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I am building an Excel optimization spreadsheet which calculates the probability that two or more basketball players will combine to score X amount of points or greater on any given night. The historical data I have produces a normal curve for each player and I can calculate the mean and standard deviation for each player's population of historical scores.

I then create a list of potential scores between 1 and 50 (neither of the players has ever scored more than 50 points) and calculate a z-score for each potential point total for each player.

I then calculate the probability for each score (e.g. 1, 2, 3, 4, etc... through 50) for each player using the 1- normsdist Excel function.

This provides me with two lists of probabilities, one for Player A and one for Player B. Each list starts at near 100% probability for each player for the scores of 1, 2 3, etc... The mean of each player's scoring is listed at a 50% probability and numbers above the mean become progressively less probable as they become greater and greater.

My question is how do you mathematically calculate the probability of achieving a combined score of X (e.g. 1, 2, 3, 4 etc... through 100) for every point total possible? I initially thought this could be done by multiplying the probabilities for each score but quickly realized that the problem was much more complex as there are multiple ways to score each point total that must be accounted for. For example, if I want to know the probability of Player A and Player combining to score 10 points or more this could be achieved through Player A scoring 10 points and Player B scoring 0 or Player A scoring 9 and B scoring 1 etc...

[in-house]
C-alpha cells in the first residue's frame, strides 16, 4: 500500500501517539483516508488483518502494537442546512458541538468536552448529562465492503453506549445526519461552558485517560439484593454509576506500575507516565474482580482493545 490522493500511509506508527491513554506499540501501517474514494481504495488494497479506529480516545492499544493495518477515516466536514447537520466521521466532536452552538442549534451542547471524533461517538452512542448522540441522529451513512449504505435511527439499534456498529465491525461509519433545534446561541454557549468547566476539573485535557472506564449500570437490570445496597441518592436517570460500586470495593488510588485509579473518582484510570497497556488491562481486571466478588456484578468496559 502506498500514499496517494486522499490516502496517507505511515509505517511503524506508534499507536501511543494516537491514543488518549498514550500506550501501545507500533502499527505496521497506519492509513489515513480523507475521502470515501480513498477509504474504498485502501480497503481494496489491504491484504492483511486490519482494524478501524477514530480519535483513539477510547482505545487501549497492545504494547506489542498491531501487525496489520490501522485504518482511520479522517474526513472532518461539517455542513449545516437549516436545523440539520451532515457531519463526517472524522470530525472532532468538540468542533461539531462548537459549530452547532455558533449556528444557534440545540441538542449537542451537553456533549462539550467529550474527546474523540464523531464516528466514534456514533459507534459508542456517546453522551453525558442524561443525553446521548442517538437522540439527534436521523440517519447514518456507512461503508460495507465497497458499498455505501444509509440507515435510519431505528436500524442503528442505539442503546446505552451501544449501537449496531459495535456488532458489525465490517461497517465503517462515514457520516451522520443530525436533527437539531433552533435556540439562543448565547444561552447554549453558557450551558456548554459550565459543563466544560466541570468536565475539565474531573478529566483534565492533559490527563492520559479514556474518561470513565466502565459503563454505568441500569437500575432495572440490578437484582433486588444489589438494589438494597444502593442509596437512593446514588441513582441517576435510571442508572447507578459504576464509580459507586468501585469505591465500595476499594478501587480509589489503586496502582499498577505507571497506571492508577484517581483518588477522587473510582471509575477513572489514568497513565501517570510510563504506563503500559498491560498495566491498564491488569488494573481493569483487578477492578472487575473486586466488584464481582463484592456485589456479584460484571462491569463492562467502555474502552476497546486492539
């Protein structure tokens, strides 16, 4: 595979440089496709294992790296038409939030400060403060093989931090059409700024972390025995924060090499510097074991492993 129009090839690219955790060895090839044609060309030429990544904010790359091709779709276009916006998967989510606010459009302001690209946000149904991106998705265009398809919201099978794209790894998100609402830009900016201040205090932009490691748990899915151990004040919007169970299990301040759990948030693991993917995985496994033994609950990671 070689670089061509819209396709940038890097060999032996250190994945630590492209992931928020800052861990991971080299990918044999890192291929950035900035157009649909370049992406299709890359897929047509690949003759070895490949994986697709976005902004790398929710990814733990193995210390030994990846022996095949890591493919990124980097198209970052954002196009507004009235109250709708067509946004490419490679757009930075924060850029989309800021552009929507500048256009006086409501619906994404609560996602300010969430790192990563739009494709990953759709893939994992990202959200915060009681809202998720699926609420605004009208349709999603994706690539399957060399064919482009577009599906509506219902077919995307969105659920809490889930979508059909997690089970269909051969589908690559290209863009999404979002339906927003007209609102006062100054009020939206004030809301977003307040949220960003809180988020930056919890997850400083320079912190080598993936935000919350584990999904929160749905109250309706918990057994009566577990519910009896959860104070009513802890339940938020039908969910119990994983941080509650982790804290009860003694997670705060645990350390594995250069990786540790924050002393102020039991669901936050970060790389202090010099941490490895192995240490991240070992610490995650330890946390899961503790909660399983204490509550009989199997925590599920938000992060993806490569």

Any input would be appreciated. Thanks in advance!

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The PMF of a sum of random variables is the discrete convolution of the two PMFs.

$$(f*g)[n]=\sum_{m=-\infty}^{\infty}f[n-m]g[m]$$

but since you don't have negative or infinite scores, I believe it should simplify to

$$(f*g)[n]=\sum_{m=0}^nf[n-m]g[m]$$

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  • $\begingroup$ where f[n] and g[n] are the discrete probabilities of each player achieving a score of n $\endgroup$ – MikeP Mar 2 '16 at 15:42

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